They also painted the ceilings of the plants to be brighter and more reflective. “This allowed us to put lower-wattage bulbs in the ceilings and still get the light that we need to do our work inside the building,” he said. “We also replaced some inefficient air-conditioning systems.”
The department also installed variable-frequency drives at the production wells, distribution pumps and other systems.
“That can save a lot of money, and we’ve been replacing those over time,” Beaudet said, explaining that variable-frequency drives operate at the speed needed to perform the task at hand. “Back in the old days, you had big pumps and little pumps. When you had a little demand, you turned on a little pump. When the demand got bigger, you turned on a bigger pump. Pumps were either no power or full power, even if you didn’t need all the power of that big pump.”
A variable-frequency drive coordinates the pump speed with demand. “You get energy savings because you’re only pumping that big pump at the rate that it needs to be pumped,” he explained.
The utility also optimized production well pumps. “We found that we had oversized them, and we were able to reduce the amount of energy they use by making some modifications,” he said. “We also time our plant operations so that we’re doing the hardest work at times when the electricity costs less.”
Some of the energy-efficient upgrades cost big bucks at first, with savings over time. For example, they replaced the membranes at the first reverse-osmosis plant with more energy-efficient membranes at a cost of $5 million.
“We’ve automated our chemical feeds, which also helped save energy, and we replaced the air diffusers with much more efficient ones in the aeration systems in the wastewater treatment plants,” Beaudet added.
Capital projects include replacing ozone water disinfection with an ion exchange system, which is not only more efficient at removing organic material but more energy-efficient than ozone, Beaudet said.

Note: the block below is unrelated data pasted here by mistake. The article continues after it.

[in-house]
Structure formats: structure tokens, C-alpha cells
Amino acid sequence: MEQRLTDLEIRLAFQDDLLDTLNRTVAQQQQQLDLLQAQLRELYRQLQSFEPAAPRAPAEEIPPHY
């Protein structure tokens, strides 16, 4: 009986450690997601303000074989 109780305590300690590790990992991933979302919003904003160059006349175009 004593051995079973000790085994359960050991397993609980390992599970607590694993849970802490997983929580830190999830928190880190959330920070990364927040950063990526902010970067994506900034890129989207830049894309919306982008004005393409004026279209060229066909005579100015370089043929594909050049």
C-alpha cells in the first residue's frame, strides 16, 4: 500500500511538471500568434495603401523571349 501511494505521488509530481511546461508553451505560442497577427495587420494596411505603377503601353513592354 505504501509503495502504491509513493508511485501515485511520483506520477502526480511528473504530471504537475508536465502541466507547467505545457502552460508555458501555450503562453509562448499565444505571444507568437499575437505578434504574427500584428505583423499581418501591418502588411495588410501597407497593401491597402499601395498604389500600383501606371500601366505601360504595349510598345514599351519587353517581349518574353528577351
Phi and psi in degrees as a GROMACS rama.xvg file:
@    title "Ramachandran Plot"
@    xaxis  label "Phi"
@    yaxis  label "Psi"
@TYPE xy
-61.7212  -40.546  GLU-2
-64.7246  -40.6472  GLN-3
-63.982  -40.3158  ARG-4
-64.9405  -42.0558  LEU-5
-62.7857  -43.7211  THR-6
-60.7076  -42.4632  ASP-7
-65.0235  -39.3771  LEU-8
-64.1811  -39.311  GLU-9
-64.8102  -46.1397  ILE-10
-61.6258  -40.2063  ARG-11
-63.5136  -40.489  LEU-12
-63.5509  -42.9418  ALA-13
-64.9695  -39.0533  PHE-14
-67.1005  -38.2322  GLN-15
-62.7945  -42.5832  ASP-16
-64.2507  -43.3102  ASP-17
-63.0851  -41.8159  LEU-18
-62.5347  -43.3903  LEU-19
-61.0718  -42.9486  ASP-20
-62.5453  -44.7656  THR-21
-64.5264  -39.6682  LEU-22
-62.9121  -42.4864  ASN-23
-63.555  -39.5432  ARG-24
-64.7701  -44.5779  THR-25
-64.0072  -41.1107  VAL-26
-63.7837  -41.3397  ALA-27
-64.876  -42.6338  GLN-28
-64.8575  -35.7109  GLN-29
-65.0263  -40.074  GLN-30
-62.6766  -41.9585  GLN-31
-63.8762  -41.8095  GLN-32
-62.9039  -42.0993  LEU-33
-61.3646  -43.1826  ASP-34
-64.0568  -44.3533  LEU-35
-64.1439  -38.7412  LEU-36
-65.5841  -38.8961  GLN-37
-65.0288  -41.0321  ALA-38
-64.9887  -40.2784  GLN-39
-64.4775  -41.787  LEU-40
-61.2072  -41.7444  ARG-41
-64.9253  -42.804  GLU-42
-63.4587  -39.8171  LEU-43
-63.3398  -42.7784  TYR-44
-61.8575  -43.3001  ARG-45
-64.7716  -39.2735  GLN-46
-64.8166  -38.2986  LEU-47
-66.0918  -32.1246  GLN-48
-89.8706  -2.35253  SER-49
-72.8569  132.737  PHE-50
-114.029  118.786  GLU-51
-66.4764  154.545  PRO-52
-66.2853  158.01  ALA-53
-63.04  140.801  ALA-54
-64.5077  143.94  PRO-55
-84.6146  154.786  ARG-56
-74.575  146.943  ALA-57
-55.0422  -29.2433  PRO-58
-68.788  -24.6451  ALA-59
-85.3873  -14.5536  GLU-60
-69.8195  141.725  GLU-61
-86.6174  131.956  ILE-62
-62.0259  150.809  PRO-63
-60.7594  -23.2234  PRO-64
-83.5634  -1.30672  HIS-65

The department is also in the process of sub-metering the various energy-using devices in the plants. “You can’t improve what you can’t measure,” he said. “We started putting meters at various locations in the plants so that we could start measuring how different parts of the plant were doing. We’ve replaced a lot of pumps with more energy-efficient pumps.”
The department has also embarked on alternative energy projects, including a biogas generator that uses methane created by the anaerobic digester at the Southern Wastewater Treatment Plant. “It produces a lot of methane gas,” Beaudet said, explaining that they used to just burn off the methane. “I used to hate seeing that. I’d drive by on the turnpike and see that flare. It used to make me sick because I knew we were wasting energy.”
The department was able to get a matching grant from the federal government to pay for half the cost of the biogas generator, which is an internal combustion engine that burns the methane and turns turbines that produce electricity. “We’re producing 20 percent of the power at that plant by this biogas generator,” he said. “Our biggest energy user is that plant.”
Another project financed through a matching grant approved by the county commission at its last meeting is a field of solar panels on about a half-acre at the Southern Wastewater Treatment Plant.
“That’s going to produce another 125 kilowatts of energy when the sun shines, which is about another 2 percent of our plant use,” Beaudet said. “That makes our plant an extremely green plant, one of the greenest wastewater treatment plants in the country.”